Lullaby. say it to yourself, softly, slowly, repeatedly. It is an old word, formed sometime during the sixteenth century, whose onomatopoetic sleepy-time syllables are borne out in the slumber songs of many lands, in countless languages and dialects. It is a word that takes me to my children when they were small, and before them, back to my earliest memories of childhood.

My father taught me that a lullaby can be almost anything provided it is accompanied by ritual. It takes a special kind of love to get a child to drift off to accordion music. But my father, widowed at thirty-nine, achieved this by lighting a candle each evening in the bedroom I shared with my sisters, and coaxing folk songs from his old Hohner until we fell asleep. Some of the songs he played he learned from his mother – my grandmother – Gladys Irene Riddell Mason. I have her to thank for gifting me the unlikely heart of my own lullaby repertoire: love songs from the Scottish Hebrides.

Gladys was of Scottish descent and grew up in Birmingham, England, in the 1920s. Her talent for singing was recognized early, and her parents paid for voice lessons. As a young woman, she worked as a primary school teacher in the Birmingham slums, announcing breakfast and leading the ABCs in her resonant alto voice. A forgotten bus fee was the fortuitous event that brought my grandparents together. My grandfather Arnold Mason, ever the gentleman, paid Gladys’s fare and so met “the brightest mind, warmest heart, and bluest eyes in all of England” (if he said so himself). He soon discovered as well that his “Glad” also possessed its “sweetest voice.” They married at Christmastime 1933. The following year Gladys entered and won the ladies’ open competition at the Leamington Musical Festival. (Ironically for her later transmission of lullabies, it was for her rendition of Handel’s “O sleep, why dost thou leave me?”)

Photograph by Harsha K R

Shortly afterward, my grandparents traveled to Germany to visit, and eventually join, the Bruderhof community. As war swept the Bruderhof out of its native Germany and on to adventures in England and the United States by way of the Paraguayan jungle, my grandmother’s much-loved Hebridean songs took their place in the community’s vast treasure-trove of songs for all seasons and occasions, gathered and curated from around the world.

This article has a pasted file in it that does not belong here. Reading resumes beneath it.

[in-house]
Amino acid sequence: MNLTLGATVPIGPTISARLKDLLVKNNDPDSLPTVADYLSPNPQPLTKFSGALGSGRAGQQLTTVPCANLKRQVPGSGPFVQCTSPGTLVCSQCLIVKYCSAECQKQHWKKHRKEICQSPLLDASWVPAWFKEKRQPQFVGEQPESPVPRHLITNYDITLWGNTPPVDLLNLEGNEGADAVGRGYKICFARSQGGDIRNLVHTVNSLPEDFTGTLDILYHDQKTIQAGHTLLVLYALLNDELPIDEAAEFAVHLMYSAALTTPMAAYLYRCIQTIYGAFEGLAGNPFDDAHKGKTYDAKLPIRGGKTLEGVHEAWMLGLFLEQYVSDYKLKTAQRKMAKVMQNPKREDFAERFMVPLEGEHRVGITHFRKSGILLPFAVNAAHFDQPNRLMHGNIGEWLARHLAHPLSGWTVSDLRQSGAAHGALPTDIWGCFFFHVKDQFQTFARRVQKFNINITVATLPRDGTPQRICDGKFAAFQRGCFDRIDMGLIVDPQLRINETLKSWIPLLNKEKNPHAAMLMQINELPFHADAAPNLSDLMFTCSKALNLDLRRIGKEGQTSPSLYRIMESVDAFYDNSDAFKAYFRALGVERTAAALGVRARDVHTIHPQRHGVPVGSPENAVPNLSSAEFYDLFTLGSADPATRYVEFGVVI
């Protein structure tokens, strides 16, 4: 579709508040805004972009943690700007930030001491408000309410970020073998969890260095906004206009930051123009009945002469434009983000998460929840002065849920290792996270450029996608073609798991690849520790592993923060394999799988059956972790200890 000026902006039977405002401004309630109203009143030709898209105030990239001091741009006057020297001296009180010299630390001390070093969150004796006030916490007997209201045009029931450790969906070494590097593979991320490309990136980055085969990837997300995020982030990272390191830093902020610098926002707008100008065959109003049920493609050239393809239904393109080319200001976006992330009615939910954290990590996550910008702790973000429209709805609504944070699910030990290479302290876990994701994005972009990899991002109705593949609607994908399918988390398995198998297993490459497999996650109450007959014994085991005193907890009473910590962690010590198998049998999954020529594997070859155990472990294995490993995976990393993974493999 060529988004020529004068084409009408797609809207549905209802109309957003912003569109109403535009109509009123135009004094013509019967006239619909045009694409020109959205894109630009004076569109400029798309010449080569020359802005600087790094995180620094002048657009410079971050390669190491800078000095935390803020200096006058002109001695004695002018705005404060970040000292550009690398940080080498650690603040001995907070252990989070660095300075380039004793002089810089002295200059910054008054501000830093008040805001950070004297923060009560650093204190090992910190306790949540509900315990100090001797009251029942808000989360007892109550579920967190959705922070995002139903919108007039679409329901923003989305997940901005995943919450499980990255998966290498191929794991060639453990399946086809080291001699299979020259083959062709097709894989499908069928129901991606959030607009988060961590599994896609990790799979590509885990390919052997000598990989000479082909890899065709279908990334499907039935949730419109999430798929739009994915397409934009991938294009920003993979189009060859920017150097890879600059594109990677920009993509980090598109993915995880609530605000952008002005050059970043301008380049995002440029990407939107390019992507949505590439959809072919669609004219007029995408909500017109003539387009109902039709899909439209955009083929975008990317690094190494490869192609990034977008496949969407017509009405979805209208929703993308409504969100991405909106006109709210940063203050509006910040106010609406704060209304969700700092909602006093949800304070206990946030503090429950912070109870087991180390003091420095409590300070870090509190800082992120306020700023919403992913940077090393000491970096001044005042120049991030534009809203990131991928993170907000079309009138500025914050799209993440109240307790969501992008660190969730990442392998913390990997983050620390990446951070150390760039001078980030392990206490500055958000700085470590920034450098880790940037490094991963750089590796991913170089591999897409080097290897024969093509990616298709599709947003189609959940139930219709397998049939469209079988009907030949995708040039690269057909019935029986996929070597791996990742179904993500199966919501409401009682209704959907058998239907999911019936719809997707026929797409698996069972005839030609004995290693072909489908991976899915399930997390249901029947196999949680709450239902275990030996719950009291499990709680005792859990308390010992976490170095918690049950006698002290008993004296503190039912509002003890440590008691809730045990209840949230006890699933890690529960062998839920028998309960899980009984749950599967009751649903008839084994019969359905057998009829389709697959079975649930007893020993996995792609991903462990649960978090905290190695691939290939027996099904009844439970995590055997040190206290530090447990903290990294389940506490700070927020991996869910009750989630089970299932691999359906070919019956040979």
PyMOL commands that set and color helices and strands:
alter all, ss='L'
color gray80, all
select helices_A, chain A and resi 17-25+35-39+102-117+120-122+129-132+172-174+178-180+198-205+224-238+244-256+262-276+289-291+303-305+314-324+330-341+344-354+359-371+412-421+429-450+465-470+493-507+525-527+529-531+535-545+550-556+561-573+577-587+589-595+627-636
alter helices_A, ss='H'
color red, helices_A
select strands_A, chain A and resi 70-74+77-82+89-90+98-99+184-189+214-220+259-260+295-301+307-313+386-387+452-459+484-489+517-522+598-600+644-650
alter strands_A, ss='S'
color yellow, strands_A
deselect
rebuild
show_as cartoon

I was twelve years old when I discovered that I had a gift for singing and that I couldn’t read music. My violin teacher gave up trying to explain the significance of lines and dots to my uncomprehending mind and suggested, gently, that I quit. I did, and instead took up voice lessons, with Grandma as my first teacher. “You can learn just fine by ear,” Grandma told me as she taught me all the Hebridean love songs she knew. She taught me how to handle high notes, how to enunciate (“If people can’t understand the words, there’s not much point in the song”), and how to develop control through ­diaphragmatic breathing.

When I started my own journey as an early childhood educator, Hebridean songs unsurprisingly surfaced as a mainstay among the naptime lullabies I sang to my nursery students. I sang them daily, and in the same order, which the children seemed to love. In my estimation, these are the requirements of any good lullaby: that they gently prepare a child for rest, encourage language development, and strengthen bonds of connection between parent (or caregiver) and child. I had grown up in a home immersed in the songs, old and new, of many lands and cultures, all of which I sang. But invariably, I would return to the haunting, lilting melodies of the windswept Scottish isles.

And then I sang to my own children. Each time I discovered I was pregnant, I began to do two things: keep a baby diary recording the miracle of each day, and sing lullabies to our unborn child. I have three diaries that end abruptly after a few months, and an ache in my heart I have learned to lean into, but I also have lingering and sweet memories of singing to my unborn children who sojourned with us here for a brief time. Lullabies provide an eternal point of loving connection with them.

I have three finished diaries, too, and three grown sons who still know the lullabies I taught them. Perhaps it was merely wish fulfillment on my part, but it seemed to me they recognized, responded to, and claimed as their favorites certain songs from those cold, misty islands – songs I’d sung to them in utero. For as long as possible, I would take turns cradling my children in my arms while I sang through our special order of songs with a reminder that “this one means the next place we’re going to fly to is bed.” After each child was tucked in, he got his “last song before Mommy has to go.” That seemed to help cut down on separation dramas at sleep time.

One of my most precious and enduring memories: my oldest son, still small enough to be snuggled against me, his head on my shoulder and arms around my neck, and his younger brother softly stirring in my womb. I was singing to both children at once, marveling as I watched brotherly bonds form through song. When our third son arrived several years later, the older two would sing each other and their baby brother to sleep when we were away. “Day in the cornfields, I a-reaping, cutting my sheaf and it wasna easy …”

The Aboriginal peoples of Australia, where I live now, have storylines and melodies that connect them deep into the past, to their ancestors and their sacred heritage. For me, lullabies do something similar. They bring my children into a circle of song in which they and I are linked to their grandfather and great-grandmother, to a lineage of lullabiers long asleep among the stars, but held close through song.